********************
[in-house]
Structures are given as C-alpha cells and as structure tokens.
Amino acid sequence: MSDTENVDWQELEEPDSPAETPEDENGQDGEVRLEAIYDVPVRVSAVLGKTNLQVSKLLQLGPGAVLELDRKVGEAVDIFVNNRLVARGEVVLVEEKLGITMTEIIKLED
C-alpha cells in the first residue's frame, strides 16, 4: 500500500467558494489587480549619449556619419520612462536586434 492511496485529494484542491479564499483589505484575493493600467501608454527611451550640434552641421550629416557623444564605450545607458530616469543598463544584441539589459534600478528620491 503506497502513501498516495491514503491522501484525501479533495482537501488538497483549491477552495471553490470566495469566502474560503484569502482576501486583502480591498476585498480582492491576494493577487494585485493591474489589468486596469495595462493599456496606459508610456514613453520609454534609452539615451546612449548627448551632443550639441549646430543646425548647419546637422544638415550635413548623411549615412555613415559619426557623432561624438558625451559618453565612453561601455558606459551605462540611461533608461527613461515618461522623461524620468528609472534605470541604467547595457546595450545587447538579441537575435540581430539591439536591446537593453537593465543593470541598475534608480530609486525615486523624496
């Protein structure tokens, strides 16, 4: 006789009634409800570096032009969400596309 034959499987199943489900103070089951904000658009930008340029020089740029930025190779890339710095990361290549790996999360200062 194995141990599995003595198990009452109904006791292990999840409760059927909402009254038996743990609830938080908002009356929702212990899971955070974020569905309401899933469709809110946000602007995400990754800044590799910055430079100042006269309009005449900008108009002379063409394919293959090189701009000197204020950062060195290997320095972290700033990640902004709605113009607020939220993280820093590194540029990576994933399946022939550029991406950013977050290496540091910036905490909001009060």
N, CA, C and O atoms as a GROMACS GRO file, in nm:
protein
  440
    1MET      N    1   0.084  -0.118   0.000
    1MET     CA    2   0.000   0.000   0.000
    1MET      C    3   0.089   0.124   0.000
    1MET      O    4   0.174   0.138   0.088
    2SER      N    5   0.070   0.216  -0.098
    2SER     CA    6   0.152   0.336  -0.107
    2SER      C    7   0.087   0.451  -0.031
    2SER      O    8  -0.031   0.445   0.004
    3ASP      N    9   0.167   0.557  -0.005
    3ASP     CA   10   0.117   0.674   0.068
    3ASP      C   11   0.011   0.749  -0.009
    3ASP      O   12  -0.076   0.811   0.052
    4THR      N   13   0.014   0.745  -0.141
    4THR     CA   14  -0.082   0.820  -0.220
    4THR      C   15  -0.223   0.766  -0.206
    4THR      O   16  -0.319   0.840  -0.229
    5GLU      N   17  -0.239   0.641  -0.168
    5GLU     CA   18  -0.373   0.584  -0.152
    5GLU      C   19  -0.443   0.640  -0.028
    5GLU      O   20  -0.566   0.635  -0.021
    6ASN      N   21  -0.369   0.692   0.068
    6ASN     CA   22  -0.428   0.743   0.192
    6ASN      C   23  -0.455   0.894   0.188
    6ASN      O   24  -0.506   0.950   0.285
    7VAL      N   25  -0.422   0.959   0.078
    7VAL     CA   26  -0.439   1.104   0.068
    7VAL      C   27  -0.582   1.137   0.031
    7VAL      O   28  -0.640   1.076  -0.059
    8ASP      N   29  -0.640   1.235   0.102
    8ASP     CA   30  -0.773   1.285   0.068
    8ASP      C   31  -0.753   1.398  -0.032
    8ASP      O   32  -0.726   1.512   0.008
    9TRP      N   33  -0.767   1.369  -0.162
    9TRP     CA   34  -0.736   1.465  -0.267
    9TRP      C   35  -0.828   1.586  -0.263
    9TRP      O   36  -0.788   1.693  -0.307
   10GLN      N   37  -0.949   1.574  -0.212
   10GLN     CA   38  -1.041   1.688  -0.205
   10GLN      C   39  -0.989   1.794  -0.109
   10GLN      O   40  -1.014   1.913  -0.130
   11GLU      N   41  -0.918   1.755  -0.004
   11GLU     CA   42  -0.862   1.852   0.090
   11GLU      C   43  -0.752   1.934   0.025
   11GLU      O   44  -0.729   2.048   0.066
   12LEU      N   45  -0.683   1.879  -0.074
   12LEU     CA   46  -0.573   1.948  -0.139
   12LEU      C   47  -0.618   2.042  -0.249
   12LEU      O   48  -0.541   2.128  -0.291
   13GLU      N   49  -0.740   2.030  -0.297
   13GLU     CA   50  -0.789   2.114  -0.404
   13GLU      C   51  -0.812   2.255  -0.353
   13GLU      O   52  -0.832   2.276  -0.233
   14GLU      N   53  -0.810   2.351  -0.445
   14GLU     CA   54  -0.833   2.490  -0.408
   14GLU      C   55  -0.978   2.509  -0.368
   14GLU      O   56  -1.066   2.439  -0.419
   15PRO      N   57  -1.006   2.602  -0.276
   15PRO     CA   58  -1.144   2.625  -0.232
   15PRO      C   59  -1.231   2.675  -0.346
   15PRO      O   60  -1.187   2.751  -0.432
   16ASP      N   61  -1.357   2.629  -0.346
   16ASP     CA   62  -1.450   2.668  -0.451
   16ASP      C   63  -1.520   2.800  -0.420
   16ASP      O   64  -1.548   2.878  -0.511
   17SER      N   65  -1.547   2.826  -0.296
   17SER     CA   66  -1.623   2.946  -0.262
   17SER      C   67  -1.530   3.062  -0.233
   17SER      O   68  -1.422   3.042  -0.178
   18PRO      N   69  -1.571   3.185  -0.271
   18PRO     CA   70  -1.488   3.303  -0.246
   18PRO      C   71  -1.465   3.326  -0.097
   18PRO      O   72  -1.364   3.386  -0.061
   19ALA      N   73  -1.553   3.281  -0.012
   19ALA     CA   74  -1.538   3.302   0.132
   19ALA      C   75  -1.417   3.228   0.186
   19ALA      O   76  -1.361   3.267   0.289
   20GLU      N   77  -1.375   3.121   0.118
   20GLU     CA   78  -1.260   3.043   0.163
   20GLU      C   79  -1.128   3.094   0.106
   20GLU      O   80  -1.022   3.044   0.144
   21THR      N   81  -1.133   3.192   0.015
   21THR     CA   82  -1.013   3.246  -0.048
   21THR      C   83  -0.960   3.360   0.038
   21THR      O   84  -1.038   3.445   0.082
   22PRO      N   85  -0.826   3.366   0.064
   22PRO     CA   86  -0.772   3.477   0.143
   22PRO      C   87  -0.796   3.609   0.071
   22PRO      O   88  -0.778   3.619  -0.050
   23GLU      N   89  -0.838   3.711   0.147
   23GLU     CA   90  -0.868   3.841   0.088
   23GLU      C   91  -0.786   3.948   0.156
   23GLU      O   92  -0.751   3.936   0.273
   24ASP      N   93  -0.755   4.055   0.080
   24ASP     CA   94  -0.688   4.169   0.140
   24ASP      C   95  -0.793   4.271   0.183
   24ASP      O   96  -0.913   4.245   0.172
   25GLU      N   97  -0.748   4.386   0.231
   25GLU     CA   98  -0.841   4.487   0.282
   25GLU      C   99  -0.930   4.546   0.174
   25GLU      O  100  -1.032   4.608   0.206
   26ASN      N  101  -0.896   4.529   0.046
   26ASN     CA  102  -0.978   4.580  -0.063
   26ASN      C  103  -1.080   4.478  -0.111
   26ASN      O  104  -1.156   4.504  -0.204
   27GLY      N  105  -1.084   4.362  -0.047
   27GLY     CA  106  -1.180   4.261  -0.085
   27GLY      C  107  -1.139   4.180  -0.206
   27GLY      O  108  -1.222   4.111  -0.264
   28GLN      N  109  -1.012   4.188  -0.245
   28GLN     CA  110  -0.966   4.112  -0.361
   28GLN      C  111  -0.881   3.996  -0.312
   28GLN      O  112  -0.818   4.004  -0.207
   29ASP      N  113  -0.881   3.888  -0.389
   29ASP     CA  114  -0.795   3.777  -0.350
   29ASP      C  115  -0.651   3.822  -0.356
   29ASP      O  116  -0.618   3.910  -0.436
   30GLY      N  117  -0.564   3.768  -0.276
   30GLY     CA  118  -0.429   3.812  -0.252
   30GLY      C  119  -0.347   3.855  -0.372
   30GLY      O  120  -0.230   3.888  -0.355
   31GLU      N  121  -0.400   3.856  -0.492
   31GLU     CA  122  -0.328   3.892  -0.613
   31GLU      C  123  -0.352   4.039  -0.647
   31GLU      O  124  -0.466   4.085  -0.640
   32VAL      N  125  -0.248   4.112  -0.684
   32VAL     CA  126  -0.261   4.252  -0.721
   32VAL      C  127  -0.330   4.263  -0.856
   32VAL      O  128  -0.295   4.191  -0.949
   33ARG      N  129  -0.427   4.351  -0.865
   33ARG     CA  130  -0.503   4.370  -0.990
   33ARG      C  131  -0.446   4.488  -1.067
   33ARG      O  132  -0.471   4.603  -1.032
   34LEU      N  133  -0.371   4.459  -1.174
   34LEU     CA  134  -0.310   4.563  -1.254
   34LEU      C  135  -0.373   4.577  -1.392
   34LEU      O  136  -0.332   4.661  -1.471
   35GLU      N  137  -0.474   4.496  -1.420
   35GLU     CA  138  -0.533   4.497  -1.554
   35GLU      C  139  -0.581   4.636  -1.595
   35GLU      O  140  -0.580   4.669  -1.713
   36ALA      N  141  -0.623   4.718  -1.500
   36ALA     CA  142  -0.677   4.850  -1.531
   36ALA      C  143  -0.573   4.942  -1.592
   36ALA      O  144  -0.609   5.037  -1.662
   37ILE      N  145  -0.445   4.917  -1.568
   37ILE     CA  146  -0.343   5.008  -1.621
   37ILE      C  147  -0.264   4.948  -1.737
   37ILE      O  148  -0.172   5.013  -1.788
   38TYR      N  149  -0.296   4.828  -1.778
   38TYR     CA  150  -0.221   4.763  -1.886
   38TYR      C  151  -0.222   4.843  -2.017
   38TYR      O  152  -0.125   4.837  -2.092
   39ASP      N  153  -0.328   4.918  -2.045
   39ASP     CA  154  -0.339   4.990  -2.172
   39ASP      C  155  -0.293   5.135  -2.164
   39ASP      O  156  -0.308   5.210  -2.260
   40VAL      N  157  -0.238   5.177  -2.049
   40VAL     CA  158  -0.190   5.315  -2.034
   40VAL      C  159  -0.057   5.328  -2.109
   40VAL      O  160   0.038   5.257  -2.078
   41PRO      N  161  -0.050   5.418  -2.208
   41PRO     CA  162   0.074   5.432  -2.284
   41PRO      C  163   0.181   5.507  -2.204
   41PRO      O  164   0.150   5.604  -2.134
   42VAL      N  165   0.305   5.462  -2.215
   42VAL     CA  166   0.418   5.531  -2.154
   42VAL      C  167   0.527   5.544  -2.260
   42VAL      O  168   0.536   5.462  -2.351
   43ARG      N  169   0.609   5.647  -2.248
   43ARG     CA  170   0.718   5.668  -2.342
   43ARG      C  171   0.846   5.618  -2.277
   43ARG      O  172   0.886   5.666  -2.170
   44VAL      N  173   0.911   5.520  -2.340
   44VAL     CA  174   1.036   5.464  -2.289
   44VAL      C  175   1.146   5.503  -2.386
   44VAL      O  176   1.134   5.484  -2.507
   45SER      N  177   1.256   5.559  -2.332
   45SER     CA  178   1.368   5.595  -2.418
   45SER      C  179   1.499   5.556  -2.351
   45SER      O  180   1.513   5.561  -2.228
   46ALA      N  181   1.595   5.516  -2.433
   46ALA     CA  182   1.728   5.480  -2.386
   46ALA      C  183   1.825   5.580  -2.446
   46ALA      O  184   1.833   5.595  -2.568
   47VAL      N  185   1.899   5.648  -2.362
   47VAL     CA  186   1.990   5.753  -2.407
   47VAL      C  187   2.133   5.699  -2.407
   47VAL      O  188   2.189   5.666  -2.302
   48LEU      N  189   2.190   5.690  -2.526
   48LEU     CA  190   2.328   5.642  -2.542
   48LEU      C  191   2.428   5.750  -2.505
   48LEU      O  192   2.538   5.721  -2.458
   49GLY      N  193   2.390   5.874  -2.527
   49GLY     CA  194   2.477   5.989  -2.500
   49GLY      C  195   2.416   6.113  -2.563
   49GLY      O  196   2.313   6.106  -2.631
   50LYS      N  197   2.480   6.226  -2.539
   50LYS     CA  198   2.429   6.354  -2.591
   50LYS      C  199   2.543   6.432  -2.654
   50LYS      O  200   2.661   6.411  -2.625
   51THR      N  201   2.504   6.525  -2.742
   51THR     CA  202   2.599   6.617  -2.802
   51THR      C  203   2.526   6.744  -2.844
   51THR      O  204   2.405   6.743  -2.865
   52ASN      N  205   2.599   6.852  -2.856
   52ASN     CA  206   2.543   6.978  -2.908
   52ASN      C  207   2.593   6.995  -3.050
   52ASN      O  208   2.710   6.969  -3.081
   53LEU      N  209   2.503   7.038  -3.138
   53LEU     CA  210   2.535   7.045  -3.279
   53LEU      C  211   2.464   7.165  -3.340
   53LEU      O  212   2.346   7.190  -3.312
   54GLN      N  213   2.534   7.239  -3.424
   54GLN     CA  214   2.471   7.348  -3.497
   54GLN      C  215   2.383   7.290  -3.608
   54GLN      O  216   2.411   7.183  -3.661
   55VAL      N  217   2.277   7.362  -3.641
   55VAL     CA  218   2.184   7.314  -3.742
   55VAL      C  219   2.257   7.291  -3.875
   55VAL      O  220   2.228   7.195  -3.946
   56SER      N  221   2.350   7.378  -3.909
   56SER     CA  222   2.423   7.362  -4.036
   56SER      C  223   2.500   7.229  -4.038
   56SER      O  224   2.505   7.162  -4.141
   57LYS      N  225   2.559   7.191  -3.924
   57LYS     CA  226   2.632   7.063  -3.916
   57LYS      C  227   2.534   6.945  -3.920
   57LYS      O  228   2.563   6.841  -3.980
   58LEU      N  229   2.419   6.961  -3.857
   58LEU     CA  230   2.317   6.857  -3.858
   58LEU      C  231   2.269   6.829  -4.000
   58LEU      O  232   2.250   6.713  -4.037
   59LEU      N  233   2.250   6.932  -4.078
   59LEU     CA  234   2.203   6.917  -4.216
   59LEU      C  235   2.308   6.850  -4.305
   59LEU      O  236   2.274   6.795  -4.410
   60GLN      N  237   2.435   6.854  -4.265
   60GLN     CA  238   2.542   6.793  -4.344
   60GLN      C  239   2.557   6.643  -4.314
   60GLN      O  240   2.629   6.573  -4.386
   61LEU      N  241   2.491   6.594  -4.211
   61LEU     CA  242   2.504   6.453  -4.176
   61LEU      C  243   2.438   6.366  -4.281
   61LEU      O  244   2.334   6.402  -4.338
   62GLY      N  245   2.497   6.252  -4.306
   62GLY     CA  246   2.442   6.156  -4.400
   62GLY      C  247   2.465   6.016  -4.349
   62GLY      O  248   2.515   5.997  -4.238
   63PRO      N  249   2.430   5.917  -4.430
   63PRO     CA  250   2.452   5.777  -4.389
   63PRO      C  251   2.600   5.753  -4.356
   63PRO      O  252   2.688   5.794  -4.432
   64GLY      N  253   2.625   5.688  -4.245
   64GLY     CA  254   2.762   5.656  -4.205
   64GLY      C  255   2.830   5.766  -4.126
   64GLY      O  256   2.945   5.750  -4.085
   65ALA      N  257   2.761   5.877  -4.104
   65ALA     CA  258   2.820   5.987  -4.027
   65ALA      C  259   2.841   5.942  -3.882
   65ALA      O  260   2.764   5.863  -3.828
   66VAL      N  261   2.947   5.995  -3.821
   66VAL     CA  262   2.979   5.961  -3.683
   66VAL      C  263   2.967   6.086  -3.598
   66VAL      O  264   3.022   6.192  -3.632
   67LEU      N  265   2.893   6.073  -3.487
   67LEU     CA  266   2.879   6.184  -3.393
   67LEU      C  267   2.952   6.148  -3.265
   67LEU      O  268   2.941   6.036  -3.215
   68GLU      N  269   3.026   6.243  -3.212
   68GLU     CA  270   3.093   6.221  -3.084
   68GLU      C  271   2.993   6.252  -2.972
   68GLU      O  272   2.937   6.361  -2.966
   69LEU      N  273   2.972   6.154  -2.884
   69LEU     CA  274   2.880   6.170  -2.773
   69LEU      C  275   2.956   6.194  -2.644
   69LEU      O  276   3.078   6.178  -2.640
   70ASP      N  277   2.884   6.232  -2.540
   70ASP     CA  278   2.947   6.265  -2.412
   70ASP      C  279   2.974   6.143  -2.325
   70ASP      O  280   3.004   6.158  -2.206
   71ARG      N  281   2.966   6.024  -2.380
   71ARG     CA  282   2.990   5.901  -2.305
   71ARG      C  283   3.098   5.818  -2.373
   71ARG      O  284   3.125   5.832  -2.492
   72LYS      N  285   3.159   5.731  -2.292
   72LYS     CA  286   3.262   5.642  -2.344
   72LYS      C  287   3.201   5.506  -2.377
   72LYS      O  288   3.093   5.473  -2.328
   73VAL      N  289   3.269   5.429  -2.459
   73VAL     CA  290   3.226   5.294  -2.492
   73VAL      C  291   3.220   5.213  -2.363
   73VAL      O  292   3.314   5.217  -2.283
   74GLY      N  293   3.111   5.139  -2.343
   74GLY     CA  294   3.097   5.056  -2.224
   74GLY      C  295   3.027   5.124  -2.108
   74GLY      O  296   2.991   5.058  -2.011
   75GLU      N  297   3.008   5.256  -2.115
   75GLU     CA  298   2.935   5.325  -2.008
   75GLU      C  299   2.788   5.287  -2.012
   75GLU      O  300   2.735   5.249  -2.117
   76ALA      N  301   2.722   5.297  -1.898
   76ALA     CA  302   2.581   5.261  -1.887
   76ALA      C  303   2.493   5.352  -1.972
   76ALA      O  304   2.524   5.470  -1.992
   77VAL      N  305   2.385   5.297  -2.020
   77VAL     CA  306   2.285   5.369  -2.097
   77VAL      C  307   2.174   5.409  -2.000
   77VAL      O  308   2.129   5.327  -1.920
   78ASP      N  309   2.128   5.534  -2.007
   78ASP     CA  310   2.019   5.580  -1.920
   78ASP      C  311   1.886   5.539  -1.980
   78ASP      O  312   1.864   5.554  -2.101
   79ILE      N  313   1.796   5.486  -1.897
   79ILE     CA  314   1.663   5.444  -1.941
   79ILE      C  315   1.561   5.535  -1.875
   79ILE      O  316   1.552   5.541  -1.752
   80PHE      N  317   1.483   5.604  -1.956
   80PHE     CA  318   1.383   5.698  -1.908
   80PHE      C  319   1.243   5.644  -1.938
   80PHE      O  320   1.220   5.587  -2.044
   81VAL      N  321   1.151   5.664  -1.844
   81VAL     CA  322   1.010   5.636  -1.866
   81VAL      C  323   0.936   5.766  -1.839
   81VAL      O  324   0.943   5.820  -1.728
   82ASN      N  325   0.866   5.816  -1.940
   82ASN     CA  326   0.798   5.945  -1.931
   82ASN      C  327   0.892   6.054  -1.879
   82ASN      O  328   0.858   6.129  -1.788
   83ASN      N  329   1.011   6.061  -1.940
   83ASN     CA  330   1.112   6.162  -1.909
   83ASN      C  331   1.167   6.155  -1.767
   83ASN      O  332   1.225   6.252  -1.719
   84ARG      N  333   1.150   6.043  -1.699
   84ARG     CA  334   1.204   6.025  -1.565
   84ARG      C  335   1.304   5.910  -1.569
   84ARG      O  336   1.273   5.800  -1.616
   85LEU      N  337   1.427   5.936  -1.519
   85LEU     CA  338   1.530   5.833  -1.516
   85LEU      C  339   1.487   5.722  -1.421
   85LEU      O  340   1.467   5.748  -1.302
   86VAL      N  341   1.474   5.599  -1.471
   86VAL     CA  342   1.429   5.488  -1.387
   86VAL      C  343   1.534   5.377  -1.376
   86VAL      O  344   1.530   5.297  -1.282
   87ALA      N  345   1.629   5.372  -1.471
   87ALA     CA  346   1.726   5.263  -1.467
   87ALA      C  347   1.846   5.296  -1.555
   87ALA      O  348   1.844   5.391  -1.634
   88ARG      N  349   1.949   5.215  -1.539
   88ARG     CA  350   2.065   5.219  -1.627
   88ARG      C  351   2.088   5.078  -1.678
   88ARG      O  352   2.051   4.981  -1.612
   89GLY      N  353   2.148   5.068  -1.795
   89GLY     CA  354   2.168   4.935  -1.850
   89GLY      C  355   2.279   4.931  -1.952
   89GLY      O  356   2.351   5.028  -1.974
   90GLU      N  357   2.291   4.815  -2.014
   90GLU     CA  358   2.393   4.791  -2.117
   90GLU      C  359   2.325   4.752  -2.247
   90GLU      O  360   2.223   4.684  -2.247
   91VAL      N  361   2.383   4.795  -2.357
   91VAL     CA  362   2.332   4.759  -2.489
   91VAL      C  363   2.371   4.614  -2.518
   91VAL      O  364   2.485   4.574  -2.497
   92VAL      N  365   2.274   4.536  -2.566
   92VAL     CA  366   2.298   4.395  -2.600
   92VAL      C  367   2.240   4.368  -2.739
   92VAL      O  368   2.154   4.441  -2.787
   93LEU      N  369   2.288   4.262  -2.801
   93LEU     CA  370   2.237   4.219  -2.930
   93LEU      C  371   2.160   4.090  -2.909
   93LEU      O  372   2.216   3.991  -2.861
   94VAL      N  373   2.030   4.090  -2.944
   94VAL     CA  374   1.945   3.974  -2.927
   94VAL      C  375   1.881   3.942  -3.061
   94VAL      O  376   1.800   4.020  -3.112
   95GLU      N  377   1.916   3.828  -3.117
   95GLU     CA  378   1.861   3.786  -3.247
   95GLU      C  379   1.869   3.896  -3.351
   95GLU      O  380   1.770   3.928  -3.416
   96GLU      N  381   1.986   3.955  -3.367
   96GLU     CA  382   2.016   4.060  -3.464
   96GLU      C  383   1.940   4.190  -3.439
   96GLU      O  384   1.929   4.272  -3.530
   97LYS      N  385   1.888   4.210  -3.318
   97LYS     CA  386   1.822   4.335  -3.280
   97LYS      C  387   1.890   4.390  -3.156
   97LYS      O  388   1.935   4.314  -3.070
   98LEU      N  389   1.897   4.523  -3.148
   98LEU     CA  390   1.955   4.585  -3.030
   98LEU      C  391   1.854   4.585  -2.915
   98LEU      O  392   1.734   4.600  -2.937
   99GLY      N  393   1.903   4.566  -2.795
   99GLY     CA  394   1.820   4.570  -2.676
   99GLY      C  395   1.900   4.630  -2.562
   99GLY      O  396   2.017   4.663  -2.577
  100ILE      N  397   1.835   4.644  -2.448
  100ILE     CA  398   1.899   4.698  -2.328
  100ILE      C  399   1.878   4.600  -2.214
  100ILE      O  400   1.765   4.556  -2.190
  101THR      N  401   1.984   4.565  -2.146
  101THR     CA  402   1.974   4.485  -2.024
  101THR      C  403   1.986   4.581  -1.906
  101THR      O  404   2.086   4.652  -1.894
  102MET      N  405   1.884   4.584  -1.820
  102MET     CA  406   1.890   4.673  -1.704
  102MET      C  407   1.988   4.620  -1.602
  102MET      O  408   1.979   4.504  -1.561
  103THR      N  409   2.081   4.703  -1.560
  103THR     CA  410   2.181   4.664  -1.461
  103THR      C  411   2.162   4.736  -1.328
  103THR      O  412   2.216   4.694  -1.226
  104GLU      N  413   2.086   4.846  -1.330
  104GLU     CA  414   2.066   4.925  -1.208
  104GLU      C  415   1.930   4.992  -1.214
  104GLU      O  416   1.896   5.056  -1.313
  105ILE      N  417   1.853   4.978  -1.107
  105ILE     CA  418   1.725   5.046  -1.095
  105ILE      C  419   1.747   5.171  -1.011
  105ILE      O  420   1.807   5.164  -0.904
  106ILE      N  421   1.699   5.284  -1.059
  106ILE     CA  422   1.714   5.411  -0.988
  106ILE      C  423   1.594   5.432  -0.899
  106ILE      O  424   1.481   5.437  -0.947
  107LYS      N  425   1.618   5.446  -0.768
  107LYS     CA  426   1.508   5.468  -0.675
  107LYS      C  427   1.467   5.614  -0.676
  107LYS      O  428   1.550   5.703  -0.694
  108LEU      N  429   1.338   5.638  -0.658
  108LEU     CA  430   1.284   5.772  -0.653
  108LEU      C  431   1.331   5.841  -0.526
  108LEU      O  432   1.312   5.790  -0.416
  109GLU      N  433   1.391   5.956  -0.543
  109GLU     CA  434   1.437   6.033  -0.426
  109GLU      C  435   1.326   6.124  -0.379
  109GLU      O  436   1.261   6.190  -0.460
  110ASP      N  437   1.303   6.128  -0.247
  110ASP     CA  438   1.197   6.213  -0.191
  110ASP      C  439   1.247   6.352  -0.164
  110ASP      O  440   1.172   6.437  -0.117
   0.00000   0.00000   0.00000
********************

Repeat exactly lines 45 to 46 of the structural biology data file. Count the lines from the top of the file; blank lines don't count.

   10GLN      N   37  -0.949   1.574  -0.212
   10GLN     CA   38  -1.041   1.688  -0.205